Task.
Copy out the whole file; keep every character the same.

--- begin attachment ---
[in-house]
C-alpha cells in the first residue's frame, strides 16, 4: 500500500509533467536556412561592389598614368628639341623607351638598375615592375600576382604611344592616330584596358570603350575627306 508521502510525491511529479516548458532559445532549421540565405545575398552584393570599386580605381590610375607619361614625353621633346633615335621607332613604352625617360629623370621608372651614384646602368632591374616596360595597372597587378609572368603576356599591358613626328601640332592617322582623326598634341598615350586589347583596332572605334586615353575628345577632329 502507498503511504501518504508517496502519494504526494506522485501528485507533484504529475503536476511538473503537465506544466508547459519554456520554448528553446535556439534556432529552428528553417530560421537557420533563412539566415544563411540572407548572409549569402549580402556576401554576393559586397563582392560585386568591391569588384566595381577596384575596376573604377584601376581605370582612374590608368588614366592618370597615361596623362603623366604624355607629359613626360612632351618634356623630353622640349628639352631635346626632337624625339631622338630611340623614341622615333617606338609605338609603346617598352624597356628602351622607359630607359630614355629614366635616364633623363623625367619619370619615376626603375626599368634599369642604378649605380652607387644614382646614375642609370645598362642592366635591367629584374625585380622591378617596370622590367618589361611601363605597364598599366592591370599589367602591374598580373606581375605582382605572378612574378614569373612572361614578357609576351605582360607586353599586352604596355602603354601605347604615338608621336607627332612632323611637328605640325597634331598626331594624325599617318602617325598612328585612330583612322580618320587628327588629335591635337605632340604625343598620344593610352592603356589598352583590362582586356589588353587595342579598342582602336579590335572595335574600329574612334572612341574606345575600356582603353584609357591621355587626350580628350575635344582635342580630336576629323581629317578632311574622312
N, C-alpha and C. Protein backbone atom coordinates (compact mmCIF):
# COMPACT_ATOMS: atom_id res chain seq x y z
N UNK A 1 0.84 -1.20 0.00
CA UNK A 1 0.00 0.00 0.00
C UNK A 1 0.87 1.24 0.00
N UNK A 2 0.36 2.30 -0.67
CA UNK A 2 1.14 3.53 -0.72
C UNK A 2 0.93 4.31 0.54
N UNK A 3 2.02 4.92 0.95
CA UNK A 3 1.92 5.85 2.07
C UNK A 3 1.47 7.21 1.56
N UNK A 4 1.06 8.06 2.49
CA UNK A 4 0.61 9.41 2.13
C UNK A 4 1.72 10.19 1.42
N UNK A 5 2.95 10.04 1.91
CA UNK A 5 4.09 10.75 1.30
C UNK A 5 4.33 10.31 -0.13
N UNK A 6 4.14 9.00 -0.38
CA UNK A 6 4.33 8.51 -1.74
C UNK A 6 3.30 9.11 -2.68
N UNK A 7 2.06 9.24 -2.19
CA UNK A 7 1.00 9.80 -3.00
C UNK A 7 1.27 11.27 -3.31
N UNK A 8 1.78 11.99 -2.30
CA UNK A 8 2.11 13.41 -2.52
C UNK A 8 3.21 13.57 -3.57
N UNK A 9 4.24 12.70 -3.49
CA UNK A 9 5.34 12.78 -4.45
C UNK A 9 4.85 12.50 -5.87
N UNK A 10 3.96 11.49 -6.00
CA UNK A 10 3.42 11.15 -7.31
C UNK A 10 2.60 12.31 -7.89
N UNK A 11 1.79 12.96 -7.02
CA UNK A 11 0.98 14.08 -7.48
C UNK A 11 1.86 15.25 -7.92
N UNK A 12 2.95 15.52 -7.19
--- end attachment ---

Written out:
[in-house]
C-alpha cells in the first residue's frame, strides 16, 4: 500500500509533467536556412561592389598614368628639341623607351638598375615592375600576382604611344592616330584596358570603350575627306 508521502510525491511529479516548458532559445532549421540565405545575398552584393570599386580605381590610375607619361614625353621633346633615335621607332613604352625617360629623370621608372651614384646602368632591374616596360595597372597587378609572368603576356599591358613626328601640332592617322582623326598634341598615350586589347583596332572605334586615353575628345577632329 502507498503511504501518504508517496502519494504526494506522485501528485507533484504529475503536476511538473503537465506544466508547459519554456520554448528553446535556439534556432529552428528553417530560421537557420533563412539566415544563411540572407548572409549569402549580402556576401554576393559586397563582392560585386568591391569588384566595381577596384575596376573604377584601376581605370582612374590608368588614366592618370597615361596623362603623366604624355607629359613626360612632351618634356623630353622640349628639352631635346626632337624625339631622338630611340623614341622615333617606338609605338609603346617598352624597356628602351622607359630607359630614355629614366635616364633623363623625367619619370619615376626603375626599368634599369642604378649605380652607387644614382646614375642609370645598362642592366635591367629584374625585380622591378617596370622590367618589361611601363605597364598599366592591370599589367602591374598580373606581375605582382605572378612574378614569373612572361614578357609576351605582360607586353599586352604596355602603354601605347604615338608621336607627332612632323611637328605640325597634331598626331594624325599617318602617325598612328585612330583612322580618320587628327588629335591635337605632340604625343598620344593610352592603356589598352583590362582586356589588353587595342579598342582602336579590335572595335574600329574612334572612341574606345575600356582603353584609357591621355587626350580628350575635344582635342580630336576629323581629317578632311574622312
N, C-alpha and C. Protein backbone atom coordinates (compact mmCIF):
# COMPACT_ATOMS: atom_id res chain seq x y z
N UNK A 1 0.84 -1.20 0.00
CA UNK A 1 0.00 0.00 0.00
C UNK A 1 0.87 1.24 0.00
N UNK A 2 0.36 2.30 -0.67
CA UNK A 2 1.14 3.53 -0.72
C UNK A 2 0.93 4.31 0.54
N UNK A 3 2.02 4.92 0.95
CA UNK A 3 1.92 5.85 2.07
C UNK A 3 1.47 7.21 1.56
N UNK A 4 1.06 8.06 2.49
CA UNK A 4 0.61 9.41 2.13
C UNK A 4 1.72 10.19 1.42
N UNK A 5 2.95 10.04 1.91
CA UNK A 5 4.09 10.75 1.30
C UNK A 5 4.33 10.31 -0.13
N UNK A 6 4.14 9.00 -0.38
CA UNK A 6 4.33 8.51 -1.74
C UNK A 6 3.30 9.11 -2.68
N UNK A 7 2.06 9.24 -2.19
CA UNK A 7 1.00 9.80 -3.00
C UNK A 7 1.27 11.27 -3.31
N UNK A 8 1.78 11.99 -2.30
CA UNK A 8 2.11 13.41 -2.52
C UNK A 8 3.21 13.57 -3.57
N UNK A 9 4.24 12.70 -3.49
CA UNK A 9 5.34 12.78 -4.45
C UNK A 9 4.85 12.50 -5.87
N UNK A 10 3.96 11.49 -6.00
CA UNK A 10 3.42 11.15 -7.31
C UNK A 10 2.60 12.31 -7.89
N UNK A 11 1.79 12.96 -7.02
CA UNK A 11 0.98 14.08 -7.48
C UNK A 11 1.86 15.25 -7.92
N UNK A 12 2.95 15.52 -7.19